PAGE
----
Forget Elitches, forget Disney World and forget Cedar Point, ASTROWORLD is more wretched and wild than any of them. A dystopian vision of Houston rapper, Travis Scott, ASTROWORLD is the concept of a theme park resting on the edge of the apocalypse. As the name of Scott’s third full-length album and the eponymous tour suggests, it was a twisted-metal-fire-spewing nightmare of a destination, where cheap thrills and funnel cakes are exchanged for busted lips, sweaty bodies and bruises. This wasn’t your dad’s concert tour, but it sure as hell was your teenage son’s, many of whom gathered on the floor of the arena in massive upheavals of moshing limbs and hyper-masculine rage, riding Scott’s metallic dream to Valhalla. Bringing ASTROWORLD to the Pepsi Center, Scott took his theme park fever dream to nauseating heights.

Cutting the ribbon so to speak was rapidly rising rapper Sheck Wes. With a single album to his name, Wes had an unfathomable hype backing him that took the arena by storm.  Fans packed out the arena early to hear ominous street anthems in “Live Sheck Wes” and his runaway hit “Mo Bomba” amongst others. The latter, whose droning chorus was a chaos stirring call to arms, felt like a riot in the making. Throughout, Wes was an antagonizing figure – quick to draw words with conviction and thrust his body across the stage, giving such words backbone. Against an alarmingly shaky background, Wes was a figurehead of the night’s anarchist carnival.  

Travis Scott

Sheck Wes.

Following Wes was another rap up-start, Gunna. Gunna, who is very much a direct descendant of Young Thug, held a decidedly more sing-rap approach to getting the crowd amped. While never reaching the highs that Sheck Wes did, Gunna also struggled to keep up with his own playback. Not simply reaching the notes, Gunna was just off the money – missing complete stanzas and never quite finding his footing. The audience was fortunately forgiving, helping the rapper through his massive hits like “Drip Too Hard” and “Sold Out Dates.” The crowd — too far gone anyway at this point — couldn’t be diminished as they jumped alongside Gunna, and his all-too disappointing set. Then again, how is one to stop a runaway railcar?

Travis Scott


In the interim setup leading to Scott, the excitement began to boil over. Teenagers passed out and threw up, threw punches and got kicked out, chanted at the top of their lungs and recorded the turmoil through the lenses of their black cased iPhones – a punk rock wet dream reborn in the anticipation of trap music’s overlord. Just when things felt like they’d finally mellow out, the arena went dark, and in a flash of blue lights and bursts of fire, Travis Scott appeared at the opposite end of the arena. Promptly launching a stampede to the other side, Scott turned the arena on its head to the tune of “Stargazing.” Though ASTROWORLD isn’t a real place, you wouldn’t have known otherwise looking into the Pepsi Center. Scott had stage scaffolding folded into death-defying loops, a floating rollercoaster hanging over the audience below and enough pyrotechnics and disorienting visuals to make a Transformer shed a rusty tear.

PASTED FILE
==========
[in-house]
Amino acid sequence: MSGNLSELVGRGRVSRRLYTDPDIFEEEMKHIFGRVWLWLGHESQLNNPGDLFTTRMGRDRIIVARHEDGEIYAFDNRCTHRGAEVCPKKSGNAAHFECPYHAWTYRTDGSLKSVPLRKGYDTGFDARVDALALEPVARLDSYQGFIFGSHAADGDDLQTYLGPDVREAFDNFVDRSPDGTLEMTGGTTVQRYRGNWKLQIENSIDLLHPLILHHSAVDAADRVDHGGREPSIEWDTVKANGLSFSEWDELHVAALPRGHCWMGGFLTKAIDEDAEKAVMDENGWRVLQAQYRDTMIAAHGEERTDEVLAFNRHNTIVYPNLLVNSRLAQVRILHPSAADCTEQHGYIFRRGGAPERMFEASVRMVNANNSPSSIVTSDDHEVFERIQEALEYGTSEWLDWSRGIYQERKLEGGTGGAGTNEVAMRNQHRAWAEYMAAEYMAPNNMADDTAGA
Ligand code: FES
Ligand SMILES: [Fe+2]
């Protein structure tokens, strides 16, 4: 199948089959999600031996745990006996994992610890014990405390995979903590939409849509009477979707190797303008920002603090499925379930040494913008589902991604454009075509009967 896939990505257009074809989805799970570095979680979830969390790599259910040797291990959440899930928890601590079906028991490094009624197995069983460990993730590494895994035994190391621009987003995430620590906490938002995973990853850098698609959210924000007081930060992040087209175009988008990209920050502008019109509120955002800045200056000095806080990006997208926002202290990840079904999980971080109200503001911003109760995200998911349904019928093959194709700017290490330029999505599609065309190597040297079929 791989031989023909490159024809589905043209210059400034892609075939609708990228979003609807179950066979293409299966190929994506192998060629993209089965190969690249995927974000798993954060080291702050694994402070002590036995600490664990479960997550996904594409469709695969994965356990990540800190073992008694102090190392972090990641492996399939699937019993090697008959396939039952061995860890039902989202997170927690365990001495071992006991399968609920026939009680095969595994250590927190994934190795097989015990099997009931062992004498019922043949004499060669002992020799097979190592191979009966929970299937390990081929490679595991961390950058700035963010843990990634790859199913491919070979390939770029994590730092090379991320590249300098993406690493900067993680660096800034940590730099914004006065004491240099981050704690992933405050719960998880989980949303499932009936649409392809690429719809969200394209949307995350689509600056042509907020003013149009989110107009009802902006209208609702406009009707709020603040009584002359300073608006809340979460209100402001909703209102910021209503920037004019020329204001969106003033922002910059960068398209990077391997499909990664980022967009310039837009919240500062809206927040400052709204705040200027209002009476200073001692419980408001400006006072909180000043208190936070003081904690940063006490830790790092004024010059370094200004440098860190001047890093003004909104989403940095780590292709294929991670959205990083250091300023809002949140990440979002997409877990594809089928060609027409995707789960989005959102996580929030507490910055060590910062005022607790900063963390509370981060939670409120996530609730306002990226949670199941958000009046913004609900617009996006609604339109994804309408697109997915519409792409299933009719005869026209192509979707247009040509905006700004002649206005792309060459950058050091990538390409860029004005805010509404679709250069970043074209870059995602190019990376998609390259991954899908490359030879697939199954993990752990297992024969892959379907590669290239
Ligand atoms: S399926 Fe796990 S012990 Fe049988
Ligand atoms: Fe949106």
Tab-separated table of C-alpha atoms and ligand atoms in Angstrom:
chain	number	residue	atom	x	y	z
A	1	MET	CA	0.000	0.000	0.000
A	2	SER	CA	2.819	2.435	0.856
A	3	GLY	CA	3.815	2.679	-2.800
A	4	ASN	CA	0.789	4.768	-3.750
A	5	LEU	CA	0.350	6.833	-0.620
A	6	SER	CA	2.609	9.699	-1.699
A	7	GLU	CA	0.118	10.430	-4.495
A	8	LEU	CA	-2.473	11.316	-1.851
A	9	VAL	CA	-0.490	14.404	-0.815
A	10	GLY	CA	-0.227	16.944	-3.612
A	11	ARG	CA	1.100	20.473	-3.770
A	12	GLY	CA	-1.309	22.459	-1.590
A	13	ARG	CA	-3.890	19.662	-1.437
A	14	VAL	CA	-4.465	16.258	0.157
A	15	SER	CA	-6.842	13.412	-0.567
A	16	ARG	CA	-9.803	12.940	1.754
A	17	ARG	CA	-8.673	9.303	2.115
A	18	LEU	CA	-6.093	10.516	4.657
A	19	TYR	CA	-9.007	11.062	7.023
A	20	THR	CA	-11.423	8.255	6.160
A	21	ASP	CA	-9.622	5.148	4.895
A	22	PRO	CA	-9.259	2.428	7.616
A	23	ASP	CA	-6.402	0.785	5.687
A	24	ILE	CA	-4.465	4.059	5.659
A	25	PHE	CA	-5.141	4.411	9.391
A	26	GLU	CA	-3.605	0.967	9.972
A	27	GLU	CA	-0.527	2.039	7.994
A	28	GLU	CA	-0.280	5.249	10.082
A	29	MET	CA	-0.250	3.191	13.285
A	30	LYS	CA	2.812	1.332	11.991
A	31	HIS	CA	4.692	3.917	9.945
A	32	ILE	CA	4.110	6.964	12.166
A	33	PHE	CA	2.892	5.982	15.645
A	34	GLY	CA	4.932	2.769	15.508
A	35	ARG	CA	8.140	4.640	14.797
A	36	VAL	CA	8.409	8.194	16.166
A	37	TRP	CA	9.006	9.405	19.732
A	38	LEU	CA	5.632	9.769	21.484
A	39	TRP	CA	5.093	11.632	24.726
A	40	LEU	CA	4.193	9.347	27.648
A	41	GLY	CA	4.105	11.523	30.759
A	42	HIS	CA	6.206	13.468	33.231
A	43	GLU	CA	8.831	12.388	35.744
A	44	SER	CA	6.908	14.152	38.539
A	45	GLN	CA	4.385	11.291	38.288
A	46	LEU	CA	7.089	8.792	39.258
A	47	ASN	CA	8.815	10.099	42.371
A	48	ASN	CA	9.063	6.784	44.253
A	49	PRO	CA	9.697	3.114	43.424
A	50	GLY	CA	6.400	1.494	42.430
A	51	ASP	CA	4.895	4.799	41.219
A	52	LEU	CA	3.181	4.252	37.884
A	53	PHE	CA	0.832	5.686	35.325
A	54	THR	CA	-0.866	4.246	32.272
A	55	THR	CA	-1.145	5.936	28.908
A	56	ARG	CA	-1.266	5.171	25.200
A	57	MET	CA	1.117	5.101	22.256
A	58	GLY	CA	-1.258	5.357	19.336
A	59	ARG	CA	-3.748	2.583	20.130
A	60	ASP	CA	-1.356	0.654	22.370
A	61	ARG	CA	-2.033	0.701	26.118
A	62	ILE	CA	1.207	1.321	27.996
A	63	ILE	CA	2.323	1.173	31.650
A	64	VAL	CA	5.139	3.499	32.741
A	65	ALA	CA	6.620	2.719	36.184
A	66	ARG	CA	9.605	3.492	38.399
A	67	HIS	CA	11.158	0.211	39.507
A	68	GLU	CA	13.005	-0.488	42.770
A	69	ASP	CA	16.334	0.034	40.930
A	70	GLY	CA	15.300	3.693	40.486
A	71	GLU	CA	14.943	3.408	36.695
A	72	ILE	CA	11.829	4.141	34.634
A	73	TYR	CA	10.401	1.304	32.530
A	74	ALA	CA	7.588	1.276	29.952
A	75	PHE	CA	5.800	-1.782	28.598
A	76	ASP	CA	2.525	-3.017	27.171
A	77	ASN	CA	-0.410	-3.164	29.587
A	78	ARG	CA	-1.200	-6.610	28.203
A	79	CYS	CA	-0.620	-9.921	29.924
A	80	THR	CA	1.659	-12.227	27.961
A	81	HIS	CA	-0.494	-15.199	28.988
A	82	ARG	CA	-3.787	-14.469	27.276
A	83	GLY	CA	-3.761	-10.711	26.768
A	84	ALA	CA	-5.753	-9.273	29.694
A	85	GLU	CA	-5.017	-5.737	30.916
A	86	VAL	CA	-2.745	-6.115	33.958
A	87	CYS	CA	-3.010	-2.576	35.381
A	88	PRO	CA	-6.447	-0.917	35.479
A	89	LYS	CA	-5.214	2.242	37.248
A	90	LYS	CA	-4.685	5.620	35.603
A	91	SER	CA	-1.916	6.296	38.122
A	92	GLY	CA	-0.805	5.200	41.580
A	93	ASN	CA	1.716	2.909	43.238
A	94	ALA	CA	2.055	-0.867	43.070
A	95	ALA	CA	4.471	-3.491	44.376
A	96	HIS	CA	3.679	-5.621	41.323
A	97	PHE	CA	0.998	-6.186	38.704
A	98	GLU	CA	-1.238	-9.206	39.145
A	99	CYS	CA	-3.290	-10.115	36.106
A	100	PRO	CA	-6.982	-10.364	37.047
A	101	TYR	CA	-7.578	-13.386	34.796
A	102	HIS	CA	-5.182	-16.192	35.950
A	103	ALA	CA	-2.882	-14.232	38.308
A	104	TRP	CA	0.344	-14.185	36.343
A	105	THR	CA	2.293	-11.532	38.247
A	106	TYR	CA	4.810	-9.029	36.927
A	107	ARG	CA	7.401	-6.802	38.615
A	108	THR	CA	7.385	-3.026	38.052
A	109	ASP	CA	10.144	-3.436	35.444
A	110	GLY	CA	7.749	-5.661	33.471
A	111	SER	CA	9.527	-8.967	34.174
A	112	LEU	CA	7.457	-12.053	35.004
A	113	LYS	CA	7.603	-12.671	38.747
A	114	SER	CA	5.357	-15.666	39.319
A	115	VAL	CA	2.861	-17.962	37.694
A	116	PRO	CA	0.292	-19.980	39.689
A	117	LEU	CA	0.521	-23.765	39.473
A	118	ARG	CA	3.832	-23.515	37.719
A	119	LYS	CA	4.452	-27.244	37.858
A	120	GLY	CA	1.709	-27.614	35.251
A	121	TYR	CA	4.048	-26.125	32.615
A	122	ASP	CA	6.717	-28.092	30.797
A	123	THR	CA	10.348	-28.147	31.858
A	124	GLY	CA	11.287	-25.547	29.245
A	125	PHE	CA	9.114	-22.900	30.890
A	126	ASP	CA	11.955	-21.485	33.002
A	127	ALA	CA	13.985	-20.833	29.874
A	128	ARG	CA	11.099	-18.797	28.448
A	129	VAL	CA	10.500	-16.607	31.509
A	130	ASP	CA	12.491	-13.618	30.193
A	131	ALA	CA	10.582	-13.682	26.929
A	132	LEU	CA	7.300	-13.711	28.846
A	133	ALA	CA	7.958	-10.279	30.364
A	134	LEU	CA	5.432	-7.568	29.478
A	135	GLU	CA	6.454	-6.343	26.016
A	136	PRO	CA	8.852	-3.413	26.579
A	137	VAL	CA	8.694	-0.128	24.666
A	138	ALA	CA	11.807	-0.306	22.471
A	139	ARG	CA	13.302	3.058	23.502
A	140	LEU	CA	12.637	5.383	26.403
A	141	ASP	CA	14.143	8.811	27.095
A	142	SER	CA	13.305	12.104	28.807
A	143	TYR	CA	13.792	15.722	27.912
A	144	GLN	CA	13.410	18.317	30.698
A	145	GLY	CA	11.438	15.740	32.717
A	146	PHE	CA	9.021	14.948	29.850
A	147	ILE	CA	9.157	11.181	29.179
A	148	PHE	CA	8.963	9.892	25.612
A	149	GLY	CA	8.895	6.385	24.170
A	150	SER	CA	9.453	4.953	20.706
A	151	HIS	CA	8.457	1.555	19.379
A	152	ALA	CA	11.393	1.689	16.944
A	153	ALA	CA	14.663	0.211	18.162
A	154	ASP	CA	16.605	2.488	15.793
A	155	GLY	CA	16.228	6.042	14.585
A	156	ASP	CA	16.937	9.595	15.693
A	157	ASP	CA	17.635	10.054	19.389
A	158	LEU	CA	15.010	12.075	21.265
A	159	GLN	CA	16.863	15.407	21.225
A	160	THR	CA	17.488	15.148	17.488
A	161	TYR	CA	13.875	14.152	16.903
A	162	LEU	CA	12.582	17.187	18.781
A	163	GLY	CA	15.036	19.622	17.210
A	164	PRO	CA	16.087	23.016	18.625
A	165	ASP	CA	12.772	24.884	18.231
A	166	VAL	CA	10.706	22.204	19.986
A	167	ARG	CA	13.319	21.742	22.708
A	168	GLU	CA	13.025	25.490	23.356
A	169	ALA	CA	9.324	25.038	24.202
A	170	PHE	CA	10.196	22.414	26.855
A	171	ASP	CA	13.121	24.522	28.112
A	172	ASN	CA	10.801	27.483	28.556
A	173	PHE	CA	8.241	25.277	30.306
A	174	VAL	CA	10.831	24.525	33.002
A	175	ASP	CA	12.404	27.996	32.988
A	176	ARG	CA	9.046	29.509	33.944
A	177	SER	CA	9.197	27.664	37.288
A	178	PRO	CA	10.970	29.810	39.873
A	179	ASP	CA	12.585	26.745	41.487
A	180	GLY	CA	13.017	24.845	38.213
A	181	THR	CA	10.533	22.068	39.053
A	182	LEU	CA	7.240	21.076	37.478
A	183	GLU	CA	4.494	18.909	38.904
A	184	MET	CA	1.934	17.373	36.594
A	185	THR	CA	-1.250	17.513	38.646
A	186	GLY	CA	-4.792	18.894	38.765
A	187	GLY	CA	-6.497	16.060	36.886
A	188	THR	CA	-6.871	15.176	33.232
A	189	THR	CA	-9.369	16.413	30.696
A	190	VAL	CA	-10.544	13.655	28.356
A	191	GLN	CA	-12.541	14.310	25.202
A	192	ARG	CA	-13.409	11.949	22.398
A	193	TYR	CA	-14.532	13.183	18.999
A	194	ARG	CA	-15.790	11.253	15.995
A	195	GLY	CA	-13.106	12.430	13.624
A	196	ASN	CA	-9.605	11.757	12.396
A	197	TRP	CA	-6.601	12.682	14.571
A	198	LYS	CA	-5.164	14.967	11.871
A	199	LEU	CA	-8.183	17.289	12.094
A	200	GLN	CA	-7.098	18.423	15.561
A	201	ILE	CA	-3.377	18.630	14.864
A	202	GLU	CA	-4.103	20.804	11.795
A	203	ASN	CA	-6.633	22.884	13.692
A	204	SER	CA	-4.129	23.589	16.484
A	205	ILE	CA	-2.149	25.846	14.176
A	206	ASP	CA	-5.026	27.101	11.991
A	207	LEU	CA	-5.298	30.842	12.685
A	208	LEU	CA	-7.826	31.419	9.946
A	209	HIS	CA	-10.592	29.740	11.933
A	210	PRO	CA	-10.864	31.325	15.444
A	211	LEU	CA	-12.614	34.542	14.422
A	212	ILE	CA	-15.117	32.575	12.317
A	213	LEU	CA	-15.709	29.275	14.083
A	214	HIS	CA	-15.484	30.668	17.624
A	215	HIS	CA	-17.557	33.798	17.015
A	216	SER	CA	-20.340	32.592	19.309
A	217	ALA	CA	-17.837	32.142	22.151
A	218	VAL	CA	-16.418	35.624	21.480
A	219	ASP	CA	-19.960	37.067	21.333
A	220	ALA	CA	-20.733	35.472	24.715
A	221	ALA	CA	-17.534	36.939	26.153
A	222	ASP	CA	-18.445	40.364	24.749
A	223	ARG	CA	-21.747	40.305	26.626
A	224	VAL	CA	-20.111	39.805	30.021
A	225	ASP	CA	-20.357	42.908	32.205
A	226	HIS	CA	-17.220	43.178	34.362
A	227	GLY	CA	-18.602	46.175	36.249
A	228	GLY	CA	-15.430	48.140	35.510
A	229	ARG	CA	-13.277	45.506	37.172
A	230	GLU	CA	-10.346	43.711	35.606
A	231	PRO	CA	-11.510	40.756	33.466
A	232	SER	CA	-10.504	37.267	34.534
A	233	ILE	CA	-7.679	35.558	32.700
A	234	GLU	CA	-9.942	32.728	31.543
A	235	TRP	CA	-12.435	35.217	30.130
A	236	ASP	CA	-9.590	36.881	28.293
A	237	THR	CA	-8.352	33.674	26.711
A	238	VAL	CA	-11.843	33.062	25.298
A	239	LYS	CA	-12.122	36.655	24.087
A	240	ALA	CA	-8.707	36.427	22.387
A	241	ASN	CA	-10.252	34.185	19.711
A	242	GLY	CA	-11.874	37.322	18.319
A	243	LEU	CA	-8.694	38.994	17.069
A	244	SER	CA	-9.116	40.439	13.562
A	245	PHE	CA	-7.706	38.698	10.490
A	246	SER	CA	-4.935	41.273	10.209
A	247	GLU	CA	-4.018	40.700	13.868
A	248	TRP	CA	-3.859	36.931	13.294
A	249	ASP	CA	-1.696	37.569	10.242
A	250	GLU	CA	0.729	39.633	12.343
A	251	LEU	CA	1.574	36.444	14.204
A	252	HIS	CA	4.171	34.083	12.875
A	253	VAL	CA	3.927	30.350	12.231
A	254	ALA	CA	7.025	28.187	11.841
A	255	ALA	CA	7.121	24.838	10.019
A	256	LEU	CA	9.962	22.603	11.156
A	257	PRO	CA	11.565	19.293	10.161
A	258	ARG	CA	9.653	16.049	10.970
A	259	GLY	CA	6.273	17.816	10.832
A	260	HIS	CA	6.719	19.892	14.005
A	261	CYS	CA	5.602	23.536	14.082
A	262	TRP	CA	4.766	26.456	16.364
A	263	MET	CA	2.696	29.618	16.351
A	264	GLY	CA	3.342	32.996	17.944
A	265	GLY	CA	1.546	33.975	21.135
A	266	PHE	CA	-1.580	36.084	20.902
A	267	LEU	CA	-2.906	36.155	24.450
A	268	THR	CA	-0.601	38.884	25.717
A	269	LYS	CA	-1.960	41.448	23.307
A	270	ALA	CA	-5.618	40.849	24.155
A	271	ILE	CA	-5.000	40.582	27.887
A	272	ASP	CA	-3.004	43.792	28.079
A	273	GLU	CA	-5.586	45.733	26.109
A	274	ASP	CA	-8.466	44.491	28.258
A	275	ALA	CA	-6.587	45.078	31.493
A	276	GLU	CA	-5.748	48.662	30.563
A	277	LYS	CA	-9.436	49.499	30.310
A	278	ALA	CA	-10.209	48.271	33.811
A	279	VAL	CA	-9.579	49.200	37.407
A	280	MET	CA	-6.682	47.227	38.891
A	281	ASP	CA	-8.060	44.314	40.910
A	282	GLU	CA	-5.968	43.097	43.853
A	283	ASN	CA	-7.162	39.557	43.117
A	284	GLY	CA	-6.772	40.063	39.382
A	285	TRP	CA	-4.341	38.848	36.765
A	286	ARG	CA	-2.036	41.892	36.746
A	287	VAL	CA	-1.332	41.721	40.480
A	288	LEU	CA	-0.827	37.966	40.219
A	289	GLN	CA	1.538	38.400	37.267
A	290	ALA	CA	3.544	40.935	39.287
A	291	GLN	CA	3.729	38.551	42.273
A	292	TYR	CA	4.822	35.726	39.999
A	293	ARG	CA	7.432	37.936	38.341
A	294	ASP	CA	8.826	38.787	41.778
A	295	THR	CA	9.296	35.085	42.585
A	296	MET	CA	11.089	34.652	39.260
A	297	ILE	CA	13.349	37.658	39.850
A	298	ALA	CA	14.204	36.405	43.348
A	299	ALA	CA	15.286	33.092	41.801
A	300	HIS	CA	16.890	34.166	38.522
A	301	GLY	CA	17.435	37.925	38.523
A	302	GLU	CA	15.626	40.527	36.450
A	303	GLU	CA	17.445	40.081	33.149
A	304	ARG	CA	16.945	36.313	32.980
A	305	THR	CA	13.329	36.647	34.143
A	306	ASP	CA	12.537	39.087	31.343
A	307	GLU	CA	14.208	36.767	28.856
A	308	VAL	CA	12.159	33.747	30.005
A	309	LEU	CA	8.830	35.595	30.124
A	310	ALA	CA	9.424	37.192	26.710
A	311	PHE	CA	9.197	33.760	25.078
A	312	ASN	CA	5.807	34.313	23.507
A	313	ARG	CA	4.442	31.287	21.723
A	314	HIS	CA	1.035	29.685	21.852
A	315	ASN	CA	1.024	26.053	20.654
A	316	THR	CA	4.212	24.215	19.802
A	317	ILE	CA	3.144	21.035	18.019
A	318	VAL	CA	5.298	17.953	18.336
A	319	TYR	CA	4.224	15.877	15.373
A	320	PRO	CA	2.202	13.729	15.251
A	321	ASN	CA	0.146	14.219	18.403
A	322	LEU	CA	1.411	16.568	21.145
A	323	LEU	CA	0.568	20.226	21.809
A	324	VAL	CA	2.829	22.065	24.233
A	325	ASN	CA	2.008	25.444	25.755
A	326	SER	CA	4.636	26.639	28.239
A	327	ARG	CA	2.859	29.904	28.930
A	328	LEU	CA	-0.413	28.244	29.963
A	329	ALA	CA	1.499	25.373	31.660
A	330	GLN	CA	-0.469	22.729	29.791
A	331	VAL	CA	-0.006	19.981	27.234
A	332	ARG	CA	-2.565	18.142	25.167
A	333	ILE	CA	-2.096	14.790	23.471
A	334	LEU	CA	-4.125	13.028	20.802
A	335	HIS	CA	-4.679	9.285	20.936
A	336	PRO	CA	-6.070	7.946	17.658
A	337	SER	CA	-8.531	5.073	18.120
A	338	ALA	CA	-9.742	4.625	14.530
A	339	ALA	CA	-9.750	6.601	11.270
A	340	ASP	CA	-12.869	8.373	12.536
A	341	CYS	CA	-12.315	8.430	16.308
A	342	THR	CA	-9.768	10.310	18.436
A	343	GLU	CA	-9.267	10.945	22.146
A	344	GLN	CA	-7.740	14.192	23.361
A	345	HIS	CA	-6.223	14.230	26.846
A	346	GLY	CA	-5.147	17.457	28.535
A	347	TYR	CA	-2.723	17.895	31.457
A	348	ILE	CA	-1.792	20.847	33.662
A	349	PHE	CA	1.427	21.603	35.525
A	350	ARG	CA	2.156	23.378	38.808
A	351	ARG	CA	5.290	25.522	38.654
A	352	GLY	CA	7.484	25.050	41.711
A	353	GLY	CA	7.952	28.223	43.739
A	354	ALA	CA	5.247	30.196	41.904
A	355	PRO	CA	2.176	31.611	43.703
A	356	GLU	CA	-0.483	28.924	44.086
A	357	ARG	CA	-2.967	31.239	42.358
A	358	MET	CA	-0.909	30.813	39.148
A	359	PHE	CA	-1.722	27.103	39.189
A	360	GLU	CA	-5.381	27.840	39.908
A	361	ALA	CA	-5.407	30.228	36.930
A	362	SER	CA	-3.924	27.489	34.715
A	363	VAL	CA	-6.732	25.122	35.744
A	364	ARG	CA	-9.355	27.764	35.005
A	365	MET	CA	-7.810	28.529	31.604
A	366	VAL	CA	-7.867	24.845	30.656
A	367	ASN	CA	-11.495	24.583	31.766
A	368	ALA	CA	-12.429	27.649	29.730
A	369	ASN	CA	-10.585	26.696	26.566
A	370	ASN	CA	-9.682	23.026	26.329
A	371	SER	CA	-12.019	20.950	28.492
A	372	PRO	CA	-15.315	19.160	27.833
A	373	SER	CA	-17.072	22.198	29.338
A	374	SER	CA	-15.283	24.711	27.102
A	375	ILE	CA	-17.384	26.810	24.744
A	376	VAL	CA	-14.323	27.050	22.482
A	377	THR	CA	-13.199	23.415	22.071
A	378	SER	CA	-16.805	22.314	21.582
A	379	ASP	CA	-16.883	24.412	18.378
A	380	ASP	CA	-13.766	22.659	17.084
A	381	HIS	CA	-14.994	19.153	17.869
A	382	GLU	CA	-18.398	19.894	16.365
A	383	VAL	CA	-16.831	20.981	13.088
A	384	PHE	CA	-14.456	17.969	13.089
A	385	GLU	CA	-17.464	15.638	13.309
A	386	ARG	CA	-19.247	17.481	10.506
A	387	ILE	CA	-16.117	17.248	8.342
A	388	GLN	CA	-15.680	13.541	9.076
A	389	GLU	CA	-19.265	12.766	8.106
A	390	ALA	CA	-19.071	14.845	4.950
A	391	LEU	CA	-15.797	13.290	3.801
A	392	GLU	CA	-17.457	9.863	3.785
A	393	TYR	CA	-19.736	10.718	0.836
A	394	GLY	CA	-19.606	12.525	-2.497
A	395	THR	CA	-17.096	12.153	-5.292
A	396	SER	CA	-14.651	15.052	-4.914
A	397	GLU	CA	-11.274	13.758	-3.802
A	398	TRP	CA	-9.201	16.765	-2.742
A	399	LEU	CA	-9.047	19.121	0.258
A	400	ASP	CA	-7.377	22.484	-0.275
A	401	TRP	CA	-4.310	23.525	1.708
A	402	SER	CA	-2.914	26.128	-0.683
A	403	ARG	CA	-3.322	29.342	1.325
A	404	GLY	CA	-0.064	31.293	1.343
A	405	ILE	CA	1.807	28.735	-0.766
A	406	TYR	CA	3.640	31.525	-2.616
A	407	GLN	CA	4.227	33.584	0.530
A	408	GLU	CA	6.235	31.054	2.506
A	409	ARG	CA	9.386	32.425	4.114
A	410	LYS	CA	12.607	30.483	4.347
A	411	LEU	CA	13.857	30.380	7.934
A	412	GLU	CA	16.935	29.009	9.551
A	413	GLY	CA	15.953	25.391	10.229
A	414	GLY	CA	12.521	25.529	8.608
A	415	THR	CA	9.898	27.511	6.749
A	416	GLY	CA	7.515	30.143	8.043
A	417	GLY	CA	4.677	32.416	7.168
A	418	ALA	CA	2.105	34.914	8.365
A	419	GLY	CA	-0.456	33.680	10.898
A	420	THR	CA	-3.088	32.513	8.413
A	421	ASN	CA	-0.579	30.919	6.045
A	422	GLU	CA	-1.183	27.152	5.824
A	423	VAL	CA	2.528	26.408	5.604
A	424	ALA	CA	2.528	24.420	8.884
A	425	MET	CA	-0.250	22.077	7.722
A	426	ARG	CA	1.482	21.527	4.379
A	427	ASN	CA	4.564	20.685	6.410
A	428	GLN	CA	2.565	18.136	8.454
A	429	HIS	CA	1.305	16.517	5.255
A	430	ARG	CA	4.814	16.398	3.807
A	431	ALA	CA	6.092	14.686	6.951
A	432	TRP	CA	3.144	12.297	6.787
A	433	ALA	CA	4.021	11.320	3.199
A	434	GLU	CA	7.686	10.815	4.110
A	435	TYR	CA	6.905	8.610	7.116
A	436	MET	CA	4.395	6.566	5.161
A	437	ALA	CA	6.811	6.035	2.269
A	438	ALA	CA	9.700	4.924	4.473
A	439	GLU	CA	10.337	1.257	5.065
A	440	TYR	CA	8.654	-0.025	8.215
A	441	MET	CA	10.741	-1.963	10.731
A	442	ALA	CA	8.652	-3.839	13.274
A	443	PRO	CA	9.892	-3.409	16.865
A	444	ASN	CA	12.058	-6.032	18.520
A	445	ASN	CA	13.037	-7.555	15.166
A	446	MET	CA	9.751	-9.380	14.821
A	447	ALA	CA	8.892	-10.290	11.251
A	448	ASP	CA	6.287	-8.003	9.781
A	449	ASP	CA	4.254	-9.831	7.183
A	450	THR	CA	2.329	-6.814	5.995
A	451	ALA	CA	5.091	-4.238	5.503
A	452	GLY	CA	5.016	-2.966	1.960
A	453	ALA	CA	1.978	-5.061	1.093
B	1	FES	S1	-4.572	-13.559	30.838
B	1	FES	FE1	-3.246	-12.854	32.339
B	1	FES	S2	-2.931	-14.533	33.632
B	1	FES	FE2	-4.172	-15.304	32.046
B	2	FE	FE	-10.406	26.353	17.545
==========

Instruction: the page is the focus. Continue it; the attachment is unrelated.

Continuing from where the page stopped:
Scott, who deservedly needed an oxygen tank within arms reach, was a ballistic force of raw energy and unflinching stamina. Throwing his body across the stage, and yelling through an auto-tuned filter, Scott spurned a sea of limbs to clash against each other in pursuit of getting “lit.” At this point, it’s hard to even call ASTROWORLD a rap tour, as the premise was slowly but surely hijacked by its rock ‘n roll undertones, and turned into something out of the mind of Marilyn Manson or Metallica.  

Travis Scott

Scott stretched deep into his career turning out songs off mixtapes like Days Before the Radio, one-off tracks “Don’t Play” and even deep psychedelic cuts from ASTROWORLD like “SKELETONS.” The big hits had their glorious day in the sun as well. “Antidote” saw Scott cruising over the crowd on the floating rollercoaster, “Yosemite” had a massive astronaut inflated to reach the ceiling and “SICKO MODE” had Scott letting the pyrotechnics run free, across the rollercoaster tracks and along the stage, as confetti rained from the ceiling and fireworks followed suit.  

Say what you want about auto-tune and the death of “real rap music,” whatever the argument is is beside the point. Travis Scott and his crew represent the new rock n’ rollers, the rowdy and rebellious tunes your mother told you not to listen to — the crowd she told you not to hang with. The “ASTROWORLD Tour” only cemented that notion, in an explosion of excess. The epicenter was his music, which throughout the abundance, remained center stage. Coming off the ride, if the hype of it all is lost on you, maybe you’ve grown out of theme parks and abandoned the reckless and wild days of youth, as Travis Scott so vividly imagines.

All photography by Alden Bonecutter.


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